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Brittany Bowe’s unselfish act leads to U.S. winning a speedskating gold

Brittany Bowes unselfish act leads to US winning a speedskating



Ryan Shimabukuro wasn’t surprised when Brittany Bowe made a sacrifice that launched a thousand Twitter responses. Not only was he not surprised that the three-time Olympian would forfeit her Olympic position in the 500 meters to teammate Erin Jackson after an uncharacteristic slip from the world’s top sprinter, the U.S. speedskating coach expected Bowe to do it.

“It’s just in her DNA,” said Chancellor Dugan, Bowe’s former college basketball coach.

With a mix of compassion and competitiveness that earned the respect of her Olympic peers, Bowe carried the flag for the United States during the opening ceremony and is ready to take center stage as a favorite to earn her first individual medal in her signature 1,000-meter event Thursday at the National Speed Skating Oval.

When Jackson slipped during the 500-meter Olympic trials race and finished third, Bowe, who had already qualified for the Olympics in the 1,500- and 1,000-meter races, forfeited her spot in the sprint distance. She knew Jackson had a chance to win gold. The 29-year-old was the world’s No. 1-ranked skater in the 500 and proved it Sunday when she became the first Black American woman to win an Olympic speedskating medal.

Bowe, 33, was one of her loudest supporters at the track.

“I want this moment to be about her,” said Bowe, who raced in the event when other countries failed to fill their quotas. Bowe finished 16th of 30 skaters.

The selfless gesture came as no surprise to Dugan, who coached Bowe at Florida Atlantic in Boca Raton. Bowe was a three-year starter and captain for the Owls and ranks eighth in the school’s all-time scoring list with 1,062 points after graduating in 2010. Dugan remembered Bowe sacrificing her time to come in before practice or stay late to shoot with and mentor younger teammates.

Dugan, now the coach at Bellarmine in Louisville, Ky., recalled a story from Carla Stubbs, a fellow guard, who saw Bowe running across the dormitory lawn at 3 a.m. during the first week on campus. Stubbs, who was in the same freshman class, thought she would stay away from the intense competitor.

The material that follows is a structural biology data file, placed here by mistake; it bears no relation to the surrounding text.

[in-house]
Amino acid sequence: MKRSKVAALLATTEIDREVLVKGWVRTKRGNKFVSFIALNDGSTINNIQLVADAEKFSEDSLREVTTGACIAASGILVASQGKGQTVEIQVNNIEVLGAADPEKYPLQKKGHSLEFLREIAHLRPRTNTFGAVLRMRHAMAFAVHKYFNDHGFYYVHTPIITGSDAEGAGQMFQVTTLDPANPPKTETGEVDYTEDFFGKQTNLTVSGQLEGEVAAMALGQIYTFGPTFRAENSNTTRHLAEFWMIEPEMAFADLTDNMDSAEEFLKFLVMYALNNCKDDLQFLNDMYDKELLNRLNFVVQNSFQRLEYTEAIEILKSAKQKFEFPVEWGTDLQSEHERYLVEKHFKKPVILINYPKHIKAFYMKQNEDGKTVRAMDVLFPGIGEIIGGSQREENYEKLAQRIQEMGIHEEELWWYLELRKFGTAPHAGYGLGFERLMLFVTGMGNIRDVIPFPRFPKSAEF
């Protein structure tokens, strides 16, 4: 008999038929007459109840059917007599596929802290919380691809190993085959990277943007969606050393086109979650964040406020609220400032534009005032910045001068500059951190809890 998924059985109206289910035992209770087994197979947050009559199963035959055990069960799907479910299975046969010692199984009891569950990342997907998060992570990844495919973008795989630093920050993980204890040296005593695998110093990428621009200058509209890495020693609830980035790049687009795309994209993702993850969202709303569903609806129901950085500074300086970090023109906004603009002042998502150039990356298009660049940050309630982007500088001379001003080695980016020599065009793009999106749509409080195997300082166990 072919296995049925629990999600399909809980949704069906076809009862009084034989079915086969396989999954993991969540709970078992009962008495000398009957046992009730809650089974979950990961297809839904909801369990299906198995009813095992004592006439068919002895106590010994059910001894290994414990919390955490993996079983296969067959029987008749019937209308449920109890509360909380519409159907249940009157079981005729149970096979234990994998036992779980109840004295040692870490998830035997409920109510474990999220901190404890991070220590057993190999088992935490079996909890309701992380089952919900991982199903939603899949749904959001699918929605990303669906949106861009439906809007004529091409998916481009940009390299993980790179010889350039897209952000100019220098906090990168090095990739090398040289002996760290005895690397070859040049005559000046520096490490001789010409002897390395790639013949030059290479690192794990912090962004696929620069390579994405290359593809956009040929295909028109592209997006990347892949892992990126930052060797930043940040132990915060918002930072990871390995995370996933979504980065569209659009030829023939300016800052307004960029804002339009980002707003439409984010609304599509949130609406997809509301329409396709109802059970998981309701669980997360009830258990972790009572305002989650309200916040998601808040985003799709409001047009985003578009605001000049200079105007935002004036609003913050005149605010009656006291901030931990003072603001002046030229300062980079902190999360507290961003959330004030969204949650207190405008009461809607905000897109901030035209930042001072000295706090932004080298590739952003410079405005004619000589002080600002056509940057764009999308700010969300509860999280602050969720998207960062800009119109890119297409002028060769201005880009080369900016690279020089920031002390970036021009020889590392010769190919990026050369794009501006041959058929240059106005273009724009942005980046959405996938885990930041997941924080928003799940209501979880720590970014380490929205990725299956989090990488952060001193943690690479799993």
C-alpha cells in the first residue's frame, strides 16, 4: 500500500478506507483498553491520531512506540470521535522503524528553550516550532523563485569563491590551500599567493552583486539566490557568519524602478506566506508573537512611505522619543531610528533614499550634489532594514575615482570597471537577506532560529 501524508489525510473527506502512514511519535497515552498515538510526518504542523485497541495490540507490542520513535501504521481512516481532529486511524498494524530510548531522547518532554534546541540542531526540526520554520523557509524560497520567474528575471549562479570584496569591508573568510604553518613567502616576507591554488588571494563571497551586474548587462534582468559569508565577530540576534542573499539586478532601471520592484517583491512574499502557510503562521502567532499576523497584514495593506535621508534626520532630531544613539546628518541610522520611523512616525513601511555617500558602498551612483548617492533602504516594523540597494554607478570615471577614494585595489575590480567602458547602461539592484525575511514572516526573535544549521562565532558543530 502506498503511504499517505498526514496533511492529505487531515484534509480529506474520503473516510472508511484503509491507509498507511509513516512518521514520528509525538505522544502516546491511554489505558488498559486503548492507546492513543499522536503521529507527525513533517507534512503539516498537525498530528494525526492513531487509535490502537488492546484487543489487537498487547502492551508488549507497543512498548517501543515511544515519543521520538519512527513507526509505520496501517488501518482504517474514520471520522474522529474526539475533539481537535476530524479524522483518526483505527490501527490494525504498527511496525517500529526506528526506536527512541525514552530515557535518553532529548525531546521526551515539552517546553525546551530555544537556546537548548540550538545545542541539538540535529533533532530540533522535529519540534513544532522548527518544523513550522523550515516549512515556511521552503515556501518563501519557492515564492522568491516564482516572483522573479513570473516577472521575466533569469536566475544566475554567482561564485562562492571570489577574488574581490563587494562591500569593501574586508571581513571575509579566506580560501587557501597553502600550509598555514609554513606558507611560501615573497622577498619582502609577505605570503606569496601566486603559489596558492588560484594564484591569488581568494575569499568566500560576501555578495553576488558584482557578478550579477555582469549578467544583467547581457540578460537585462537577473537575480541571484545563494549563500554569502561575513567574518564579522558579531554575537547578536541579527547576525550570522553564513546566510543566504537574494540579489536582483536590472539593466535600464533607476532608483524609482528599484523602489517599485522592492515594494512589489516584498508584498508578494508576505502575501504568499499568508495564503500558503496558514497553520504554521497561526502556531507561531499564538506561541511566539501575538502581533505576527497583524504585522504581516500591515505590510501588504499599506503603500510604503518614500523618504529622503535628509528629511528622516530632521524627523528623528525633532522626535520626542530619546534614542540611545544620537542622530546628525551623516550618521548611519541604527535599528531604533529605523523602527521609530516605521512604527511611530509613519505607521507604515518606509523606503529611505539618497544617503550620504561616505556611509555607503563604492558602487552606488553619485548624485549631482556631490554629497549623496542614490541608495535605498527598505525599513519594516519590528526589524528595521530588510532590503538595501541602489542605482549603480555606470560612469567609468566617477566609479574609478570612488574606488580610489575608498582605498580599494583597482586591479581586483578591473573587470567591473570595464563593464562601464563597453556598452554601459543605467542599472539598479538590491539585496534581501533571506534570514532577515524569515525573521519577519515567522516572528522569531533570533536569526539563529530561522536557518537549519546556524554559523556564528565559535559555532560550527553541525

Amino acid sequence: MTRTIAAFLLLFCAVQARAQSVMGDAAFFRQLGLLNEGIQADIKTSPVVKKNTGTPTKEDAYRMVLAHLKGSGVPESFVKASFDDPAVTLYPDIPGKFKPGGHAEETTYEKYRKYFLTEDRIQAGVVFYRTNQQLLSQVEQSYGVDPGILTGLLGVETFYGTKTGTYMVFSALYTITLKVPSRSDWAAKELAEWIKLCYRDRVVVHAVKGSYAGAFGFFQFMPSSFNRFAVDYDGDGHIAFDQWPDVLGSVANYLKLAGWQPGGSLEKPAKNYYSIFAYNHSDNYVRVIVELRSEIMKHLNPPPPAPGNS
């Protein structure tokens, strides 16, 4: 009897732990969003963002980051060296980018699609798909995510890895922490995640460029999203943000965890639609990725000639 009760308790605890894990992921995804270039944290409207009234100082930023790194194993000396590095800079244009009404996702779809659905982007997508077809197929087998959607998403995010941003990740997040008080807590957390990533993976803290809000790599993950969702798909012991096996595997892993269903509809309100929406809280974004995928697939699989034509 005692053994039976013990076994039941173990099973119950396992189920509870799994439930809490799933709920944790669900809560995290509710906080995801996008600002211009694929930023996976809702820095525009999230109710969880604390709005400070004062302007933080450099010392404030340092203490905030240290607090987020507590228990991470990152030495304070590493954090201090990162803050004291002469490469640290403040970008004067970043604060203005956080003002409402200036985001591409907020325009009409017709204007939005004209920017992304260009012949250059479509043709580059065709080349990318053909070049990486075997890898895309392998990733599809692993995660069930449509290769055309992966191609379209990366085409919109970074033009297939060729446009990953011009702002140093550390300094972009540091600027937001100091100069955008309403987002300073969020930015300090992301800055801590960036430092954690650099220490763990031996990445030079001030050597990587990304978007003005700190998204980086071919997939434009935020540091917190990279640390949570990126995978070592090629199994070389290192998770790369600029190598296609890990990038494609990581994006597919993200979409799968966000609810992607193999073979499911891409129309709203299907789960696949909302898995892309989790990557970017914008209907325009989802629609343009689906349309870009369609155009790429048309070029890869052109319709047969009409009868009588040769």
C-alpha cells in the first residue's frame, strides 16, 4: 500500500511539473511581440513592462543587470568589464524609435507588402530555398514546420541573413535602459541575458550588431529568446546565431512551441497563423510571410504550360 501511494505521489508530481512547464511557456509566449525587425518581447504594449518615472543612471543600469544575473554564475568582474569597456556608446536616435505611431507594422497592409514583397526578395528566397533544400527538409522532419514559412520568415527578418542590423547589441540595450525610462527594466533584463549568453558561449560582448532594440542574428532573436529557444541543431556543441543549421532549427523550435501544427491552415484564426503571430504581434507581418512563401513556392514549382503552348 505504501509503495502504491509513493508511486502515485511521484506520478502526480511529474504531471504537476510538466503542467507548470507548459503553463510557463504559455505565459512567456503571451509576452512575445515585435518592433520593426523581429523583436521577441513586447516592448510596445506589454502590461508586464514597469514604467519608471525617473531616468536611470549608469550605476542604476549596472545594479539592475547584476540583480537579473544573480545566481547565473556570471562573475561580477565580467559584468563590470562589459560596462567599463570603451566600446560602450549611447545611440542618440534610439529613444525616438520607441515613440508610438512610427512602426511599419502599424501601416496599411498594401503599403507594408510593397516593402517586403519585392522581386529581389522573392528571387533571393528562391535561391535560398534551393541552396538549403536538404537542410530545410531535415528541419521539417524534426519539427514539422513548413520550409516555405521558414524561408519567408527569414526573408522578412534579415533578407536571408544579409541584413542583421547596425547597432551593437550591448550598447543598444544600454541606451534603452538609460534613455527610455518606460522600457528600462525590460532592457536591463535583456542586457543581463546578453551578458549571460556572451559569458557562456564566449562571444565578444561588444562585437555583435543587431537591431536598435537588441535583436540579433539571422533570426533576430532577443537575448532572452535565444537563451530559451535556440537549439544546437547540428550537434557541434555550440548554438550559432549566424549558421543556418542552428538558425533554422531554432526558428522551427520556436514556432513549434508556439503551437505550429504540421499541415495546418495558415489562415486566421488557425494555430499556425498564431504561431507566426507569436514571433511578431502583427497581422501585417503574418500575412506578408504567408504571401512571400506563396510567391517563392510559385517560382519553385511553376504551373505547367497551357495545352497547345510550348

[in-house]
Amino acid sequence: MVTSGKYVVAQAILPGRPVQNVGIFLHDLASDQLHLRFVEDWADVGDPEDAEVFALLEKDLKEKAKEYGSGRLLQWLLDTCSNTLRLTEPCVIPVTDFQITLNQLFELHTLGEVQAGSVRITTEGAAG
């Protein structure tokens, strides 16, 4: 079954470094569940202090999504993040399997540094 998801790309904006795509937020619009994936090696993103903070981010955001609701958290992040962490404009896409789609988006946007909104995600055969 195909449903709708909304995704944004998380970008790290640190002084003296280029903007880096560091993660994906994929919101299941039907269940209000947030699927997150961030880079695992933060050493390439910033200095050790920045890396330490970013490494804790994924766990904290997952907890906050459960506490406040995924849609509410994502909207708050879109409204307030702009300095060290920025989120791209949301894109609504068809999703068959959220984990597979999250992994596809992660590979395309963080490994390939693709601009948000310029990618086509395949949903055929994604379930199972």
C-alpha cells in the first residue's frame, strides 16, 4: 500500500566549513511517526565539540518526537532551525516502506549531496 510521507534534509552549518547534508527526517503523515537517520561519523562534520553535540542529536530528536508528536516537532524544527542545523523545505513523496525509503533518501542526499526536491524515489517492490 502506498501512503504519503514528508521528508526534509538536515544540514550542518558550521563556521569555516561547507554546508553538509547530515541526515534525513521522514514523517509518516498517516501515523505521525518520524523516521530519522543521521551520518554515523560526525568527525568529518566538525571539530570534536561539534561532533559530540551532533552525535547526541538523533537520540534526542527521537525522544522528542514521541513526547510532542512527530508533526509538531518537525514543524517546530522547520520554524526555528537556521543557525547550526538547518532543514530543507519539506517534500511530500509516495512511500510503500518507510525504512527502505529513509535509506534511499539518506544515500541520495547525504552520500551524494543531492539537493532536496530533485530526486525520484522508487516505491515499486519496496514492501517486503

But a few days later, Stubbs saw a softer side when Bowe spotted Stubbs and her friends walking by. Bowe offered up her car, not even knowing if the fellow freshman had a driver’s license. After a day at the movies, Stubbs went to return the keys. Bowe insisted Stubbs keep the car to drive her friends back to Miami instead of taking a two-hour train ride.

Bowe, who was inducted into the school’s athletic hall of fame in 2019, credited her experience as an NCAA athlete for building her “back bone.”

“Your coach is probably going to be the hardest person on you in your entire life,” Bowe said in a video conference. “They’ll dig your grave. They’ll pick you back up out of your grave. My four years of playing basketball really taught me how to be resilient and overcome obstacles and just be a team player.”

The 5-foot-7 point guard was an unquestioned leader, but she wasn’t always easy to coach.

As a freshman, Bowe was “hard-headed,” Dugan said. The coach shared that trait and they butted heads early on. They had to learn the hard way how to communicate. But they also both wanted to win.

“She always had a great motor and wanted to be the best at whatever she did,” Dugan said. “I’m so proud of her. She told all of us that she was going to be in the Olympics, and she made it come true.”

Bowe’s pursuit of Olympic glory began in 2010 when she switched to the ice from inline speedskating, which she started at 8 years old in Ocala, Fla. The city, about 80 miles northwest of Orlando, doesn’t even have a year-round ice rink, but it has turned into an unlikely hotspot for Olympic speedskaters thanks to a pipeline of inline skaters.

Bowe, Jackson and three-time Olympian Joey Mantia all began as inline skaters in Ocala. They dominated on the world stage — Bowe and Mantia have 36 world championship titles combined — before switching to the ice in search of Olympic gold.

Bowe, whose busy schedule in Beijing includes individual races in the 500, 1,000 and 1,500 in addition to the team pursuit, made her Olympic debut in 2014 with the four events. Her best finish was sixth in the team pursuit. She earned her first medal, a bronze, in team pursuit in 2018 but finished 0.38 seconds off the podium in the 1,000 meters.

With an individual gold medal still missing, Bowe said it was “never a question in my mind that I was going for Beijing.”

Seeing her training partner win an Olympic gold only seemed to motivate Bowe more. Now on her third Olympics, Bowe has yet to be crowned champion, so she knew how hard and how much work it took to reach the top step of the podium, she said. That realization only made Bowe more proud for her friend.

After Jackson won gold, she cried onto Bowe’s shoulder and thanked her.

“I’ve looked up to Brittany ever since I was kid,” Jackson said before Games. “She’s always been a great person, a great athlete and just having her here as a trailblazer for me on the ice has been great too.”

Bowe said she blacked out during Jackson’s race. She couldn’t recall where she was standing as she watched her teammate race toward history. She started on the bench and somehow found her way to the padded wall, where she greeted Jackson with a hug.

“This is your moment,” said Bowe, who is happy to wait another day for hers to come.





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